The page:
The smartphone and the internet are wonderful things, and new technologies can make it easier than ever to save. On the flip side, they can also make it much easier to spend, posing a threat to your savings.
Here are four ways financial convenience could be hurting your finances.
You can overpay for simple things
An obvious example of this is Uber and UberEats. Although they’re great products and can be very useful when needed, overusing them can seriously drain your bank account.
For example, you could pay upwards of $15-$20 to Uber from A to B instead of the $3-$6 it might cost you to catch public transport. Likewise, with UberEats – you might spend upwards of $20 or even $30 for a pizza, instead of driving or walking to the nearest pizza place and picking up your order for less than $15.
Another example could be using Airtasker for tasks you could easily do yourself. According to Airtasker, people are often willing to pay between $70 and $140 for simple gardening or cleaning services, while some users have even listed tasks offering over $100 for people to buy cigarettes for them.
Don’t become dependent on share economy apps to get by – doing some things yourself might be harder but your wallet will thank you for it.
You can pay for too many things
Credit and debit cards combined with online payments make it all-too easy to double up on the same kind of service. Take, for example, online streaming. You could buy subscriptions to:
- Foxtel Now
- Amazon Prime
- Youtube Red
- Sports streaming like Kayo Sports and Optus Sport
In addition to all of these and many more, you’ll also have the option of subscribing to Disney’s Disney+ streaming service to be released later this year. And who are you to say no to the mouse?
If you paid the minimum subscription fee for each of these, you’d be shelling out roughly $100 a month, more if you upgrade to a bigger plan or must pay things like set-up fees for Foxtel.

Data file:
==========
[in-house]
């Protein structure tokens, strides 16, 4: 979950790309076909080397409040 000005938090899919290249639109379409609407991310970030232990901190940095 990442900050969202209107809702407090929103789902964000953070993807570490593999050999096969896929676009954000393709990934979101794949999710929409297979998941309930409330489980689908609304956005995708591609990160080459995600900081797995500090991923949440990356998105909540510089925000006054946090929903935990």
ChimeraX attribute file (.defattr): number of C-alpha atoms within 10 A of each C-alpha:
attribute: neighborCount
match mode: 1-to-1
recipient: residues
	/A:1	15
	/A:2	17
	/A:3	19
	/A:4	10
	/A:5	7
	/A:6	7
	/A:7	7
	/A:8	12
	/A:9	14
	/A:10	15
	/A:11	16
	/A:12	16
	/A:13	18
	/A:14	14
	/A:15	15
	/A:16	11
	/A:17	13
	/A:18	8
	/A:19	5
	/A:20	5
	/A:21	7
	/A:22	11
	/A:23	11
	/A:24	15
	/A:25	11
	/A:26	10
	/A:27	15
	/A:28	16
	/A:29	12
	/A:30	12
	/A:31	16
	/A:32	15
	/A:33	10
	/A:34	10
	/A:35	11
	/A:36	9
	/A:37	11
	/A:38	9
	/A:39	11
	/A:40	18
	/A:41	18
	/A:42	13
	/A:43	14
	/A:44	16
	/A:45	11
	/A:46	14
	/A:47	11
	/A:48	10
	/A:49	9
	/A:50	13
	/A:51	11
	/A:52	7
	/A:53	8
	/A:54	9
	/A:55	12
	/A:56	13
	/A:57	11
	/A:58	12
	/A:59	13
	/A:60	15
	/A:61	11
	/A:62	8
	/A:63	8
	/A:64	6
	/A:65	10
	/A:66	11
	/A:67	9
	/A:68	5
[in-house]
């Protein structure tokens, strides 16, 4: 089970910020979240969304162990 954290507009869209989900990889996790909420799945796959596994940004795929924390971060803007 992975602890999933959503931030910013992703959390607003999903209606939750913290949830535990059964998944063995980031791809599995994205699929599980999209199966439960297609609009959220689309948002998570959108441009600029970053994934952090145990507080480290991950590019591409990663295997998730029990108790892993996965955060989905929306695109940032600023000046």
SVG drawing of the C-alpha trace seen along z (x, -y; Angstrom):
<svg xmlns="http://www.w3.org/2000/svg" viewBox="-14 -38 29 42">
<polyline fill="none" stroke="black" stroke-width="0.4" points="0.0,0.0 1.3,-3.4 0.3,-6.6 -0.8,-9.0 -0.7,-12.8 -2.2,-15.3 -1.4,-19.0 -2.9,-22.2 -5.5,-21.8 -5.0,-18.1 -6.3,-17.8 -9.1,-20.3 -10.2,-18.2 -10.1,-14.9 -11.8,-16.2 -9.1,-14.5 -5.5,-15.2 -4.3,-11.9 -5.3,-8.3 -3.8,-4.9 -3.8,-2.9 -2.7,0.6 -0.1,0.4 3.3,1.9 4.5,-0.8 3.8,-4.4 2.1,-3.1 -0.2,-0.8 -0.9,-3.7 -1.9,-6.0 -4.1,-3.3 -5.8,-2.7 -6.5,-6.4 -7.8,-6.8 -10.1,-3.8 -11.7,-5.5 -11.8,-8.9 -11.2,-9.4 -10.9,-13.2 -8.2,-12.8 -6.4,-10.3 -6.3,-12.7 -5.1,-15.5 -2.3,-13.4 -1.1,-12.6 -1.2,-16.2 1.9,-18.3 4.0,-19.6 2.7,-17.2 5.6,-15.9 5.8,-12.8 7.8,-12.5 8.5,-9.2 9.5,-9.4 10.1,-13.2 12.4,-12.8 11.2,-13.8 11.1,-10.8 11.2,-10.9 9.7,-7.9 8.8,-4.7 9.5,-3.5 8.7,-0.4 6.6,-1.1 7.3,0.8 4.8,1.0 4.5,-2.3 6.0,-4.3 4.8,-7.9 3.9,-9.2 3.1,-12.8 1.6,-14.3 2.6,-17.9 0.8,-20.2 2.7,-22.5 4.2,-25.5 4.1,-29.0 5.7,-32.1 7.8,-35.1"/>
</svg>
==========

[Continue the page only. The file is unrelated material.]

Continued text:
So, ask yourself: do you watch $100 worth of content every single month? I’m sure some of you will answer yes, and that’s fine, but this principle can also apply to things like meal deliveries, health and fitness services and more.
Make sure you review your direct debits every few months and eliminate payments you aren’t using.
You can pay for things you don’t need
The ‘Afterpay effect’ is very much a thing in Australia, with about 1.6 million people using buy now, pay later platforms. The ability to buy anything you want at the press of a button and worry about paying it back later is dangerous if not managed correctly.
The same applies to online shopping in general – it’s so much easier to waste money on unnecessary clothing and toys just because you can and it’s right there on a screen in front of you.
According to a recent study from ME Bank, unwanted online purchases cost the average Australian nearly $400 a year. So, think twice before clicking add to cart.
What can you do?
Don’t feel bad for one – it’s easy to spend money nowadays and plenty of people do it. But it’s also easy to use this technology to your advantage. Try any of the following methods to keep on top of your spending:
- Go into your online banking portal, download your bank statements and track your overall wealth
- Look for unnecessary direct debits and cancel them
- Use budgeting and savings apps to track your spending
If you’re still spending too much money, try withdrawing a daily or weekly cash limit from one of those ancient ATM things.
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Disclaimer: This information provided is general in nature. It is based on the knowledge and experiences of the author and not intended to be taken as financial advice. It does not take into account the objectives, financial situation or needs of you or any other particular person. You need to consider your financial situation and needs before making any decisions based on the information. You may have to modify the information and do further research, for it to suit your personal financial situation. Therefore, before acting on the information, it is recommended that you consider its appropriateness to your circumstances or consult a financial adviser, tax advisers or legal professional to assist you in doing this.